The preparation of the dish isn't too technically difficult but it does have several components so I wouldn't say it is easy.  It is however, totally worth the effort.  























  Tender stewed chicken with a rich sauce on top of homegrown mashed potatoes and some steamed carrots for added panache.  This dish exemplifies what good cooking is about:  taking an austere ingredient and transforming it into something extraordinary.  Add to that a good amount of garden cache items and there really isn't anything to not like about it.  Even the thyme garnish is a nice touch especially when you can harvest it in the middle of February,  It just pushes the whole thing over the top.  The garden lives on.
It was a nice Valentine's day.

Wednesday, February 1, 2017

Believe it, or not.....

  I wanted to try something new tonight.  Laotian food is probably not the first thing that comes to your mind when you think of something new to cook but that's the type of thing that pops into mine.  I wanted something to go with a Thai roasted cabbage recipe I happened upon in Fine Cooking magazine.  I did, after all, have a head of cabbage from last year's garden in storage that I knew I needed to use in the near future.  I wasn't even sure if the condition of the cabbage was acceptable or not.  Miraculously, it was in fine shape.  Miraculous because this was a savoy cabbage intended primarily for fresh eating, not for three months of storage. 

                                                                               


  Sometimes you get surprised and rewarded for doing things a little unorthodox.  I never really expected to keep this cabbage this long or for it to look this good after I did.  Keep in mind this is not a storage variety but it has held up better than I ever thought it would.  It was a pleasant surprise to discover a head that was not only usable but in great shape as well.  In fact, it looked so nice I decided to share the wealth and save half of it for coleslaw in a couple days so I had to supplement the dish with some store bought kale I had on hand.  The cabbage and kale are first roasted and then dressed with a simple Thai dressing.  Simple and tasty, ......and from the garden.  It doesn't get much better than that on a cold night in February.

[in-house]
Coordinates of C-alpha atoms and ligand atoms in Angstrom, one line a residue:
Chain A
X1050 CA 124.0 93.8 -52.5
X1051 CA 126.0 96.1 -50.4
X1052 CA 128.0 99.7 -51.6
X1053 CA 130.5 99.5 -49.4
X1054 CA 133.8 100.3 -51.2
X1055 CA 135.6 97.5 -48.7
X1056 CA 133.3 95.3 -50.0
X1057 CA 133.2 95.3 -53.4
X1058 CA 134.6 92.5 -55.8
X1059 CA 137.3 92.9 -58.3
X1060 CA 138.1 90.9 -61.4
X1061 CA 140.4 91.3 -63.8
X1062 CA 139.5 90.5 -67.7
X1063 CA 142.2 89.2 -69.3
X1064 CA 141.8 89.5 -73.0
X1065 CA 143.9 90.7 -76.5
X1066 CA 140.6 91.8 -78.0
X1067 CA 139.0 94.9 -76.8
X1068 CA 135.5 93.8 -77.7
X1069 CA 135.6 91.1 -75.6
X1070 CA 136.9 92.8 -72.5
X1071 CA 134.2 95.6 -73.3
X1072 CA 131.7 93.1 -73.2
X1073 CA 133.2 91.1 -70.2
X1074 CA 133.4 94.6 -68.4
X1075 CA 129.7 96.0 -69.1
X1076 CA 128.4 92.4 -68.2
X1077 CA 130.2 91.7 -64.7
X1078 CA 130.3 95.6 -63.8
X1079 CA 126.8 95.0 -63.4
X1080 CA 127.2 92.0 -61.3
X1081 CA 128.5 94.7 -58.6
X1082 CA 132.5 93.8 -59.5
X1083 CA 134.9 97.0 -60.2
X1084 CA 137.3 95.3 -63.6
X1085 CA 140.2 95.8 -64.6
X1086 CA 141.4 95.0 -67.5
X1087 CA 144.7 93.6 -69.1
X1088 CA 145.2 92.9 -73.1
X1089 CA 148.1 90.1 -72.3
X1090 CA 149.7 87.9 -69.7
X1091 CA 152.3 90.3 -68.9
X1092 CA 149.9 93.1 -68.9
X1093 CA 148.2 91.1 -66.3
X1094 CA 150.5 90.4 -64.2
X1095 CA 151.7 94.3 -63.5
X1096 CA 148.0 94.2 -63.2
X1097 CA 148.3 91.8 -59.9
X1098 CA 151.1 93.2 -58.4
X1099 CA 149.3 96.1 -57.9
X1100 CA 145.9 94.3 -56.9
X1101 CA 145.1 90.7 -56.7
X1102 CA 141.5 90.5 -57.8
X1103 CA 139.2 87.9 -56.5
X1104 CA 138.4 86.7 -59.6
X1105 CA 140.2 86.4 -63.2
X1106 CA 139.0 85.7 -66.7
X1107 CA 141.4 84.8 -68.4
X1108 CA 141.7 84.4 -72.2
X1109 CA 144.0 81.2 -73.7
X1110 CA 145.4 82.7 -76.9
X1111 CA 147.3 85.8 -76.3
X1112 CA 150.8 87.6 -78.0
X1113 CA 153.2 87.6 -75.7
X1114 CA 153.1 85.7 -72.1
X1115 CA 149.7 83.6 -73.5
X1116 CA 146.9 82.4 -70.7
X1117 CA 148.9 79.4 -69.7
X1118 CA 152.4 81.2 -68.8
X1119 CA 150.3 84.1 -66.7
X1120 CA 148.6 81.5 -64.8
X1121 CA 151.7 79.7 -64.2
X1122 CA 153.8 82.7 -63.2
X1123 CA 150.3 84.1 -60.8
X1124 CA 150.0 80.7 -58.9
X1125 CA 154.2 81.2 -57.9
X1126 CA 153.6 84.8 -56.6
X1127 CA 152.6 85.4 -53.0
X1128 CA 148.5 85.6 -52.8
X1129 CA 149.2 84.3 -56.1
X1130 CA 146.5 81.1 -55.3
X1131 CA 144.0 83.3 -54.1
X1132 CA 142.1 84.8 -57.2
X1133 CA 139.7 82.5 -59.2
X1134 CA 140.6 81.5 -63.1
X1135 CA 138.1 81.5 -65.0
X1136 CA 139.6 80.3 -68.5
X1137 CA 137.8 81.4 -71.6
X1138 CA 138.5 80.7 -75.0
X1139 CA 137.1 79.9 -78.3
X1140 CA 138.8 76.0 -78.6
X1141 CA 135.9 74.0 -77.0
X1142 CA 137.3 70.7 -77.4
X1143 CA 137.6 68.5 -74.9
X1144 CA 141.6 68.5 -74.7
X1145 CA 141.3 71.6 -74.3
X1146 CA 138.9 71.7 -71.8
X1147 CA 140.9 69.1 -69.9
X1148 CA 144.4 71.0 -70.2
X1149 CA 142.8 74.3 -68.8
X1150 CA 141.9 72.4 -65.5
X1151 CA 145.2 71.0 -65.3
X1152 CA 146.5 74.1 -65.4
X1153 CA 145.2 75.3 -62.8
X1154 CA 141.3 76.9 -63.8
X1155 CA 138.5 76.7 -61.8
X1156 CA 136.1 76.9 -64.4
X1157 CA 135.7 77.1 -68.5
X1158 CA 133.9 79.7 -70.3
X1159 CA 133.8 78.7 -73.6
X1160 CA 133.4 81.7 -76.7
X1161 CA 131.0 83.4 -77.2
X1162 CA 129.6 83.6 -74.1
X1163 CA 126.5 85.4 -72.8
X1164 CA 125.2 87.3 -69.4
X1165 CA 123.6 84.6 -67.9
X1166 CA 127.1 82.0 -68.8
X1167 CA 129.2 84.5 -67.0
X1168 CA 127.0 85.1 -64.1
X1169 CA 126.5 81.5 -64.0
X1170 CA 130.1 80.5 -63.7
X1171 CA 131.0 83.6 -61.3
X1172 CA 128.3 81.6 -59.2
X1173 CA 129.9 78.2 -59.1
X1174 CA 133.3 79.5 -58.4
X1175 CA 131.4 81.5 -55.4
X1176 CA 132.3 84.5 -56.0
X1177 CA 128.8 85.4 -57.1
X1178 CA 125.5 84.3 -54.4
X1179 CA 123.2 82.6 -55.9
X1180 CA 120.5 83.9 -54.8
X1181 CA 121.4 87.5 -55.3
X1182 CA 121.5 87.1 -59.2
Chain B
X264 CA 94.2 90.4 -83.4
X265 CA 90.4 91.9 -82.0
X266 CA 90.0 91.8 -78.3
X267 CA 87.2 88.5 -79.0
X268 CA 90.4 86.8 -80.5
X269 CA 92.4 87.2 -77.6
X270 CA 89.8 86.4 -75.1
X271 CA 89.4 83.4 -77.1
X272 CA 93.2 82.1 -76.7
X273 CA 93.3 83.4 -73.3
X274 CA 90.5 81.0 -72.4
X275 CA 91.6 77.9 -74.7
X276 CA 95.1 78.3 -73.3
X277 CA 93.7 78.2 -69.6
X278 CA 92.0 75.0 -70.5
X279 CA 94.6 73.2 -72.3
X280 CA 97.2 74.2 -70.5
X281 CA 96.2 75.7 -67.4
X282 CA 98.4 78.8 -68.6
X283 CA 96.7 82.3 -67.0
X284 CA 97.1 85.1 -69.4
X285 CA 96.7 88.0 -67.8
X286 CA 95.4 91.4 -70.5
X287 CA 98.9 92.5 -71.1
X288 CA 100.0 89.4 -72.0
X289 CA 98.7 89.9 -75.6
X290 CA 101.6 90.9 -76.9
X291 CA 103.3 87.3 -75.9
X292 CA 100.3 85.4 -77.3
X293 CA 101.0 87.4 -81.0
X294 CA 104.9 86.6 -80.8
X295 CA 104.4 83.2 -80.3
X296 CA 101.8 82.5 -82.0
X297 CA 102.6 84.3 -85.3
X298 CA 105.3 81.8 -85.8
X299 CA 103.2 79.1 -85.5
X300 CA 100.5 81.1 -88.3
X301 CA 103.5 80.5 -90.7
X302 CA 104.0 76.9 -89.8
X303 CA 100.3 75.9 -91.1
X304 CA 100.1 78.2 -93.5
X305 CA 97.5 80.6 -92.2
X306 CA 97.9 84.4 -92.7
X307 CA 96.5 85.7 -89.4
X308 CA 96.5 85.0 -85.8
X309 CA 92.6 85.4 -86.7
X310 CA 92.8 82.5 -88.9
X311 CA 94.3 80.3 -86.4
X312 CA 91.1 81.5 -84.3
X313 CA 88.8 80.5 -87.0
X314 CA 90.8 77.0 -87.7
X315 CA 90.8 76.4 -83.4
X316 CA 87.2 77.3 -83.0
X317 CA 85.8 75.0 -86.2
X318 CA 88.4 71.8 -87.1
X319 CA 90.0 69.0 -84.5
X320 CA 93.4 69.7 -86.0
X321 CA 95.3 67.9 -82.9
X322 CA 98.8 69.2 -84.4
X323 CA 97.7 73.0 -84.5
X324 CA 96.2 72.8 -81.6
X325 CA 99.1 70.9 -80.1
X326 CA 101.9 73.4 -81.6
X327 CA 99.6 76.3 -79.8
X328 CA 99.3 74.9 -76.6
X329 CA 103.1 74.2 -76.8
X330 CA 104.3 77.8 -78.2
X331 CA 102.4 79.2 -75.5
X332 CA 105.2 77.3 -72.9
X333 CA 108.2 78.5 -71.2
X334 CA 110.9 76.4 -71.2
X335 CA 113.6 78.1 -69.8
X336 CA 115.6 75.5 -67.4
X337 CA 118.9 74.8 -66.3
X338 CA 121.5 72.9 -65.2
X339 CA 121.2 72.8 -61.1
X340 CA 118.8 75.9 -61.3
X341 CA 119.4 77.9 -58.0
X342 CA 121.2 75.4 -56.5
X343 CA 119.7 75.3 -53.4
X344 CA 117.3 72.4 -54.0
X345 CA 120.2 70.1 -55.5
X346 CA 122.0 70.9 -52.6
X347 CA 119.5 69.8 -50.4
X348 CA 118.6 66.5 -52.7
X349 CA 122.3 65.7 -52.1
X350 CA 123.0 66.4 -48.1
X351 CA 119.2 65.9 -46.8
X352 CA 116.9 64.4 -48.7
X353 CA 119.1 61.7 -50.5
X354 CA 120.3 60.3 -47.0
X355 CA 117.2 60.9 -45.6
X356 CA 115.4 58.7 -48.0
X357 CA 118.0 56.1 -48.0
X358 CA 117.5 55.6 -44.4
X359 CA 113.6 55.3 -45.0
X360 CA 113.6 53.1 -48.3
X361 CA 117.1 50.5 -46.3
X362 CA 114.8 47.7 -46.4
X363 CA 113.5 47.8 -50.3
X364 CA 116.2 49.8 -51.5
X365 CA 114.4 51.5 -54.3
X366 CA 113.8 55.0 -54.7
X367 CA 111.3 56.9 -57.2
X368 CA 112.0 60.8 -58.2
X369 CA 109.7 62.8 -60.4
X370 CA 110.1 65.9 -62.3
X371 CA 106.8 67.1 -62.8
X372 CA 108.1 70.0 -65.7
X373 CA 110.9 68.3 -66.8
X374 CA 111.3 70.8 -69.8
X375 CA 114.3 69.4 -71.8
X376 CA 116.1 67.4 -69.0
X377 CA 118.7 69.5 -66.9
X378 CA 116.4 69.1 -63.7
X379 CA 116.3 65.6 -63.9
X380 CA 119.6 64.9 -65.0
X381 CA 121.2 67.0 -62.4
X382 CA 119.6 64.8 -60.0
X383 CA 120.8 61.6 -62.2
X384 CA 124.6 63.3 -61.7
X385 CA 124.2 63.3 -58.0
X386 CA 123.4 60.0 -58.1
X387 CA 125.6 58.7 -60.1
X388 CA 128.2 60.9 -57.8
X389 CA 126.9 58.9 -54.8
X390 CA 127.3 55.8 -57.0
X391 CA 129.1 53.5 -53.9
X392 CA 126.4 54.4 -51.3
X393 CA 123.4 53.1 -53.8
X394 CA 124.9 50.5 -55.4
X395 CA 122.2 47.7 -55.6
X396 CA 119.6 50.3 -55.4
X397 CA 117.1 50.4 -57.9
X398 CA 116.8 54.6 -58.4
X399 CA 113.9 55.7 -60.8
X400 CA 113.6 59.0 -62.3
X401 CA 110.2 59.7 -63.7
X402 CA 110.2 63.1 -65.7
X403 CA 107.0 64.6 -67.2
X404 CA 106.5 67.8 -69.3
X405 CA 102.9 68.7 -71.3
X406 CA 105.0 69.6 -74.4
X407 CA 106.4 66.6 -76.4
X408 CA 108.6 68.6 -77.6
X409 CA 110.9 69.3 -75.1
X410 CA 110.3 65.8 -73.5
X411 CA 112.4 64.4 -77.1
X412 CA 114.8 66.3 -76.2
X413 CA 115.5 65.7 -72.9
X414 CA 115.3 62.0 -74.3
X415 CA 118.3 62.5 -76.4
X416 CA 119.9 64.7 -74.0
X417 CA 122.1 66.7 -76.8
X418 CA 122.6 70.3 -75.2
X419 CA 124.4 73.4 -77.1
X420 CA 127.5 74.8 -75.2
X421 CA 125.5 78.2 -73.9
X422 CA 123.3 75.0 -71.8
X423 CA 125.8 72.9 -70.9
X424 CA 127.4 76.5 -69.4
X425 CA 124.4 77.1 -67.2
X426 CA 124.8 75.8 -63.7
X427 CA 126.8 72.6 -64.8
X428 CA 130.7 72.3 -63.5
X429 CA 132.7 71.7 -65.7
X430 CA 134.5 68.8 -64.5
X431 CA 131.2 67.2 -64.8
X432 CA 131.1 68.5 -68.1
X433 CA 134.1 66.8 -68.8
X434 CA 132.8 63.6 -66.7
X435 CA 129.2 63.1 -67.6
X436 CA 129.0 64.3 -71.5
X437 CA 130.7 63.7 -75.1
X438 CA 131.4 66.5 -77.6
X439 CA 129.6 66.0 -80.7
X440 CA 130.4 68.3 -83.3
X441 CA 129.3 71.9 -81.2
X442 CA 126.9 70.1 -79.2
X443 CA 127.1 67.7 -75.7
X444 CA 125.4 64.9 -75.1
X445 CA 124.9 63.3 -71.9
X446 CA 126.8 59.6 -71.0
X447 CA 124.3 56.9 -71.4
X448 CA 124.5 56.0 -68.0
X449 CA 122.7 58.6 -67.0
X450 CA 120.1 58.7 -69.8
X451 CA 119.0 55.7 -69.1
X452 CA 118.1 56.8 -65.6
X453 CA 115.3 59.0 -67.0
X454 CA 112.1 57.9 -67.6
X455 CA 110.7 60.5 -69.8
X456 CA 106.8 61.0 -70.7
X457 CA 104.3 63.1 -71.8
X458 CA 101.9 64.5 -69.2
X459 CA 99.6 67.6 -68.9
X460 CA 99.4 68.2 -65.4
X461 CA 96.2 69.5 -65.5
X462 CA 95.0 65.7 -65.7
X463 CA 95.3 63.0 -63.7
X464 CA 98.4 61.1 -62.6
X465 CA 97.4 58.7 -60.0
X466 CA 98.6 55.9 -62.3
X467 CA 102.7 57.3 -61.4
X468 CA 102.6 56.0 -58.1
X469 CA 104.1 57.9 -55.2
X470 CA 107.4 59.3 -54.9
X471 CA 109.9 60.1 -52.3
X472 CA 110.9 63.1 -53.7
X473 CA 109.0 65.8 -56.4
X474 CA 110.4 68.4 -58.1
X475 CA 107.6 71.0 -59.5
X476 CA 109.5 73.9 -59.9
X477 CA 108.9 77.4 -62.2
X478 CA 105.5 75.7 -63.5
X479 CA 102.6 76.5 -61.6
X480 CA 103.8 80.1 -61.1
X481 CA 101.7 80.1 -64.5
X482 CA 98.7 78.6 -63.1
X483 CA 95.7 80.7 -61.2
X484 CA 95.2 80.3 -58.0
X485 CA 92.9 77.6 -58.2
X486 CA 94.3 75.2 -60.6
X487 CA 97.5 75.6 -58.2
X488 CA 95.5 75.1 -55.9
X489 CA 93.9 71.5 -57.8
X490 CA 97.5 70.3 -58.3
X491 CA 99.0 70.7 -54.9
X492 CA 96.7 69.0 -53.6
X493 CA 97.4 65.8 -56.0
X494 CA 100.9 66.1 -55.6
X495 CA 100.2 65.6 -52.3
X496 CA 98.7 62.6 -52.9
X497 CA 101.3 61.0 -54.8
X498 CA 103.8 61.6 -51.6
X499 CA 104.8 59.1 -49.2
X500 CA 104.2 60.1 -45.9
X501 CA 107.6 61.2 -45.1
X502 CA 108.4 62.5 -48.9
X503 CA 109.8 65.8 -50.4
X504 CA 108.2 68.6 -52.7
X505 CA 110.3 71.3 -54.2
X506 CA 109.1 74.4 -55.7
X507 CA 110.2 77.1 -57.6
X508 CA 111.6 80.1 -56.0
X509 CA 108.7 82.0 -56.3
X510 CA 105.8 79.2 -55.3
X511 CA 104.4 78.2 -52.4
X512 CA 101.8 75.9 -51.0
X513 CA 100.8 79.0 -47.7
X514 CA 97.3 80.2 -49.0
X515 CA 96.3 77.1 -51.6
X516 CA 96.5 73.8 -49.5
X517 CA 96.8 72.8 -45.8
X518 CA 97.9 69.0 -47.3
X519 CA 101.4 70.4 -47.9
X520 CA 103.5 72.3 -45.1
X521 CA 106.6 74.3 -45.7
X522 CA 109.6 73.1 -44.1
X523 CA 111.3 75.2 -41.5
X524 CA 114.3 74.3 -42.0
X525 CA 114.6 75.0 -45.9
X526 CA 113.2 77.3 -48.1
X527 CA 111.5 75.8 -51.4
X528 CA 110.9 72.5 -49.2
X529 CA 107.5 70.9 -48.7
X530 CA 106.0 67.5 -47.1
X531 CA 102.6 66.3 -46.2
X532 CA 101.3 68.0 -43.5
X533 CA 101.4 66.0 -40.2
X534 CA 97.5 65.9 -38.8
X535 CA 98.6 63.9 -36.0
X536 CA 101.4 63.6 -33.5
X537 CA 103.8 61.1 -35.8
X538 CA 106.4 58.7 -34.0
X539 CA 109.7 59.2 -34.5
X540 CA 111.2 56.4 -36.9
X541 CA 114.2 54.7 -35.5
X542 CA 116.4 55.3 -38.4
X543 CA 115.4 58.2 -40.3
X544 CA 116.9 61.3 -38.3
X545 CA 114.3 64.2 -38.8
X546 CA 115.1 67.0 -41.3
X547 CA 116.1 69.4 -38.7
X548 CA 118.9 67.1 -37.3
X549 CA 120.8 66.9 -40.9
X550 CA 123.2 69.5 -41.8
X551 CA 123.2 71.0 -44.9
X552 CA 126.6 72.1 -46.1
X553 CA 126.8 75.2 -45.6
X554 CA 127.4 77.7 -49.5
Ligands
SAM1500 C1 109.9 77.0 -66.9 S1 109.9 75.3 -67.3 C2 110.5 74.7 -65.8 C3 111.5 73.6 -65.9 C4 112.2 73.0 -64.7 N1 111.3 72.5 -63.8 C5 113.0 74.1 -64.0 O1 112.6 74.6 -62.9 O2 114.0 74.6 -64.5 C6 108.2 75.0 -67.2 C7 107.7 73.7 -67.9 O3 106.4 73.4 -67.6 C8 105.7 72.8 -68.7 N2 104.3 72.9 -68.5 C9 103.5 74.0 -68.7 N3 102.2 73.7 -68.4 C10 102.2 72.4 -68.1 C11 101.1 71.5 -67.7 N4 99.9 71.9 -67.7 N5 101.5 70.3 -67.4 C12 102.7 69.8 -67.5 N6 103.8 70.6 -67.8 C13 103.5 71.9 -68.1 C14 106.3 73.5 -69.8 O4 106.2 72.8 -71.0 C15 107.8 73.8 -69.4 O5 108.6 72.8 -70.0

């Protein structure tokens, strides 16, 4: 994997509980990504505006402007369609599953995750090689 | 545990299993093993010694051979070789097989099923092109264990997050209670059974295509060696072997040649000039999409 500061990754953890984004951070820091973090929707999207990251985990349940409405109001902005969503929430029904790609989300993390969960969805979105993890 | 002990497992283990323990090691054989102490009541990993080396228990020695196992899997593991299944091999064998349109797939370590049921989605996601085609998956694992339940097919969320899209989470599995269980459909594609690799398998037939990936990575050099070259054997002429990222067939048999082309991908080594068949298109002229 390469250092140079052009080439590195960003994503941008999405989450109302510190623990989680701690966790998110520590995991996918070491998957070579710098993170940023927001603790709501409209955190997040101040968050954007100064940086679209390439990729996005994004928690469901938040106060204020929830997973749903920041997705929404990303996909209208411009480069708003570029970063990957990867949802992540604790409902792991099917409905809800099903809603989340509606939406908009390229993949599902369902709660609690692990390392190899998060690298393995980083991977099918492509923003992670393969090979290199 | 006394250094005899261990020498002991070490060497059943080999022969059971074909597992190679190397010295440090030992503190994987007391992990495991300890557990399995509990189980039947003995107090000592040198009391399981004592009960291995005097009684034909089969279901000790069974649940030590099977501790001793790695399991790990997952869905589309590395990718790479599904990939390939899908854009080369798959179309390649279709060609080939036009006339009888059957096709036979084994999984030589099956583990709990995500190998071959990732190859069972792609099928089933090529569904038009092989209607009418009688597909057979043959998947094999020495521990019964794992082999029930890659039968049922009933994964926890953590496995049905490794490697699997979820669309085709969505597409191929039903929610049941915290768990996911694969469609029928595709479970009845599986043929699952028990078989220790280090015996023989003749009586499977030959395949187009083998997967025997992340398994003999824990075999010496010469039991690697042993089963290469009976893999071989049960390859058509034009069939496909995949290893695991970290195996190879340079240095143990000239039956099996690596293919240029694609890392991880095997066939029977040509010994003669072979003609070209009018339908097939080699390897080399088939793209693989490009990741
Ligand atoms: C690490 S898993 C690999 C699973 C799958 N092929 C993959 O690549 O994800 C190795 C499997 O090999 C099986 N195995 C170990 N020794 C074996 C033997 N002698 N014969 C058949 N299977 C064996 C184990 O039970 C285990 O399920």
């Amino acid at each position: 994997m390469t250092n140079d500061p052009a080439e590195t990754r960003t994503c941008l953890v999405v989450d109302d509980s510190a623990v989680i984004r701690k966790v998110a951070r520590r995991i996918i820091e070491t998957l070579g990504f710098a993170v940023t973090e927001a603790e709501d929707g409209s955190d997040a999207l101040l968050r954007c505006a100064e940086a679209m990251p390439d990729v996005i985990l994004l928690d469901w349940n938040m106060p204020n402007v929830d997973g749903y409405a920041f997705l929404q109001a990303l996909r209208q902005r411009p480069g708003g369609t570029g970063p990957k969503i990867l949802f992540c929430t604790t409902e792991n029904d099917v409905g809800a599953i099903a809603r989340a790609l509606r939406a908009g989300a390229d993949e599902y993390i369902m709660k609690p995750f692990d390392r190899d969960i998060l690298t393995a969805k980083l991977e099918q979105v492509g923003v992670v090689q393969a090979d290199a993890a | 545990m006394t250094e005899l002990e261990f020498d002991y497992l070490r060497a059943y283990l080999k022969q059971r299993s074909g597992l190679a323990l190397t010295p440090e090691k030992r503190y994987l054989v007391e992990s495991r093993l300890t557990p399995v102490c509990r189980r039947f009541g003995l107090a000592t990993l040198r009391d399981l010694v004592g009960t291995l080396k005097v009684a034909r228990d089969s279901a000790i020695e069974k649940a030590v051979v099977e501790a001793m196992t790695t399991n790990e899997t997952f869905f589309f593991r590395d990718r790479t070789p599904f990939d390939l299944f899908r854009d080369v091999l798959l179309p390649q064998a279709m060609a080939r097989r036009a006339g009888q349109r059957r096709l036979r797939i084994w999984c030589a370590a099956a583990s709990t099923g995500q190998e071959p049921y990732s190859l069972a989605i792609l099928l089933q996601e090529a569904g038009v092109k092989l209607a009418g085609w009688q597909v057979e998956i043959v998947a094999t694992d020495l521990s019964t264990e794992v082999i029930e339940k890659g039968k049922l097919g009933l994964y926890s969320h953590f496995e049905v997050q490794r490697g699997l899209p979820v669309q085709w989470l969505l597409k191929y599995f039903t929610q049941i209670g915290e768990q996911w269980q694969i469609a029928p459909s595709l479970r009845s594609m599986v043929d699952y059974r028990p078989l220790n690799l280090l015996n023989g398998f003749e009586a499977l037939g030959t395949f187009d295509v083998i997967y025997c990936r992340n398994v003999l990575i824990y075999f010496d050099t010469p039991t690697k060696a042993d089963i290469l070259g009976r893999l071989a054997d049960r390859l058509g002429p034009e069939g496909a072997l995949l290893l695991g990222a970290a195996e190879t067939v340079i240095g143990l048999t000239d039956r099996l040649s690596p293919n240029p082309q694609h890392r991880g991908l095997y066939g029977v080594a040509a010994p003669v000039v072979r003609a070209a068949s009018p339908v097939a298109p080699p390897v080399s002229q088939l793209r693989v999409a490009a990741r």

What does any of this have to do with Lao food, you ask?  Well, nothing really.  Lao and Thai cuisine are very similar. This cabbage dish is Thai.  It was an accompaniment to a Lao beef and pork mini patty flavored with lemongrass, onion, and fish sauce.  Served with two very different spicy Lao dipping sauces and wrapped in lettuce leaves, the patties, and in fact, the entire meal was quite satisfying.  Planning and executing a meal around a simple idea and an ingredient that probably shouldn't have been is also quite satisfying.